Coronavirus USA news summary: cases and deaths - 18 July
Coronavirus live USA: latest news - 19 July
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NFL players take to Twitter to express Covid-19 concerns
Some of National Football League's biggest names took to social media on Sunday to express their concerns and anger over the lack of Covid-19 safety protocols in place as teams prepare to open training camps this week.
Super Bowl winning quarterbacks Drew Brees of the New Orleans Saints and Seattle Seahawks Russell Wilson along with Houston Texans defensive end JJ Watt were among those expressing their frustration at the NFL ignoring advice from its own medical experts. "We need Football! We need sports! We need hope! The NFL’s unwillingness to follow the recommendations of their own medical experts will prevent that. If the NFL doesn’t do their part to keep players healthy there is no football in 2020. It’s that simple. Get it done @NFL," tweeted Brees.
Wilson's main concern centered around his wife's pregnancy and how the NFL plans to protect family members. "I am concerned. My wife is pregnant. @NFL Training camp is about to start... And there’s still No Clear Plan on Player Health & Family Safety. We want to play football but we also want to protect our loved ones," he tweeted.
Watt, a three-time NFL defensive player of the year, also took to Twitter to highlight a list of issues that need to be addressed before camps open on Tuesday. Some of those outstanding issues include information about how often players will be tested and what will happen if someone does test positive for the coronavirus. Watt also noted that an opt-out clause "for those at higher risk or those with family members at higher risk" had still not been agreed upon.
There is also a debate over the number of pre-season games teams will play, with the league planning for two and the NFL Players Association wanting none.
Florida reports over 10,000 new COVID cases for fifth day in a row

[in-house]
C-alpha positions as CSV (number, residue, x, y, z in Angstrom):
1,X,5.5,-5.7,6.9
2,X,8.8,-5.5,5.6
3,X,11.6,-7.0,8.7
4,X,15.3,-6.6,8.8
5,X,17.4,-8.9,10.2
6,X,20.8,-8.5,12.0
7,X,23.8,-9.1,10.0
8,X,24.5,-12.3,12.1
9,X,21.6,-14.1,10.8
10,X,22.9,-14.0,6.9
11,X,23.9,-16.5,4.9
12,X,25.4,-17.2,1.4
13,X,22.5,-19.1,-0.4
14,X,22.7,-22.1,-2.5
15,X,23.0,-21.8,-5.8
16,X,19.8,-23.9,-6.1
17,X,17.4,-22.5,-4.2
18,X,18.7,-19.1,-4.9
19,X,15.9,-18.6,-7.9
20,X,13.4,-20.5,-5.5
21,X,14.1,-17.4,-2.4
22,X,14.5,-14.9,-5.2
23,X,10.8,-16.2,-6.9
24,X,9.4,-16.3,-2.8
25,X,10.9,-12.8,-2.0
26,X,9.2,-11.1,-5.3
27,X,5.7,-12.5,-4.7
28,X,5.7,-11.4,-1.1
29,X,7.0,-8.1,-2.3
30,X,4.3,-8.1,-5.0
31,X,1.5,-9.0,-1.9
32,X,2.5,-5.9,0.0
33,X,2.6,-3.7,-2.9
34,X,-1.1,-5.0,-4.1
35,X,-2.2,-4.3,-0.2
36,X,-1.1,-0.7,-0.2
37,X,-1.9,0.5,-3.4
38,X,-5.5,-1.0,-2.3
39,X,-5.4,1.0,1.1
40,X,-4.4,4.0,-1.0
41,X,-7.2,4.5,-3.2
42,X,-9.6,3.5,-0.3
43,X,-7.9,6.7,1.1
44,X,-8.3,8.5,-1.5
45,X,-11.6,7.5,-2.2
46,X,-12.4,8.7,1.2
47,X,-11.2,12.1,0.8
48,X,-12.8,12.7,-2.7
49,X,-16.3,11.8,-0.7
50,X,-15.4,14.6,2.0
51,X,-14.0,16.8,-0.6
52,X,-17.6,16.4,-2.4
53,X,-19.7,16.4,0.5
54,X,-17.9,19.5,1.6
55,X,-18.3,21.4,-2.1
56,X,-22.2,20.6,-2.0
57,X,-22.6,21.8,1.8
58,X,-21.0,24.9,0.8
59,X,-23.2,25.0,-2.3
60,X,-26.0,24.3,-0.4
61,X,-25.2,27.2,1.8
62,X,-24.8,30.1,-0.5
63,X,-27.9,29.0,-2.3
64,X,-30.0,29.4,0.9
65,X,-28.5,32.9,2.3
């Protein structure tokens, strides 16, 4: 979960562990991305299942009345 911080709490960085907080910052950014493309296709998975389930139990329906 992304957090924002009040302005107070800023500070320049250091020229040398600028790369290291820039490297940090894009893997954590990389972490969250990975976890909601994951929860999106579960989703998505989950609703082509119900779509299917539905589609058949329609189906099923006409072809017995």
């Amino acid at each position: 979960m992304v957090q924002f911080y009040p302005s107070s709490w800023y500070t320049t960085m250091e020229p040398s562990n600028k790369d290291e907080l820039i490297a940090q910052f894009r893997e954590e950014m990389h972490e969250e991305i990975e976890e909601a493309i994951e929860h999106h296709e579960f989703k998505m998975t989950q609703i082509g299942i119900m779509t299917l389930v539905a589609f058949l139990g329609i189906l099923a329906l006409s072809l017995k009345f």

Florida reported over 12,000 new cases of COVID-19 on Sunday, the fifth day in a row the state has announced over 10,000 new infections.
The virus has claimed over 140,000 lives total since the pandemic started, and Florida, California, Texas and other southern and western states shatter records every day.
Florida reported 89 new deaths on Sunday. Deaths in the state have risen by over 500, or 78%, during the last two weeks compared with the prior two weeks, according to a Reuters analysis.
U.S. coronavirus deaths surpass 140,000 as outbreak worsens
(Reuters) U.S. deaths from the novel coronavirus topped 140,000 on Saturday as cases continued to rise in 42 out of 50 states over the past two weeks, according to a Reuters tally.
Since late June, the United States has seen a resurgence in new cases and now, six weeks later, deaths have also begun rising, according to a weekly Reuters analysis of state and county data.
America is losing about 5,000 people to the virus every week. By contrast, neighboring Canada has reported total deaths of 8,800 since the pandemic started. In just one week, the United States records about as many deaths as the 5,600 lives Sweden has lost since the pandemic began earlier this year.
Studies have shown that while the vast majority of children show no or very mild symptoms after contracting Covid-19, infants are the highest risk group.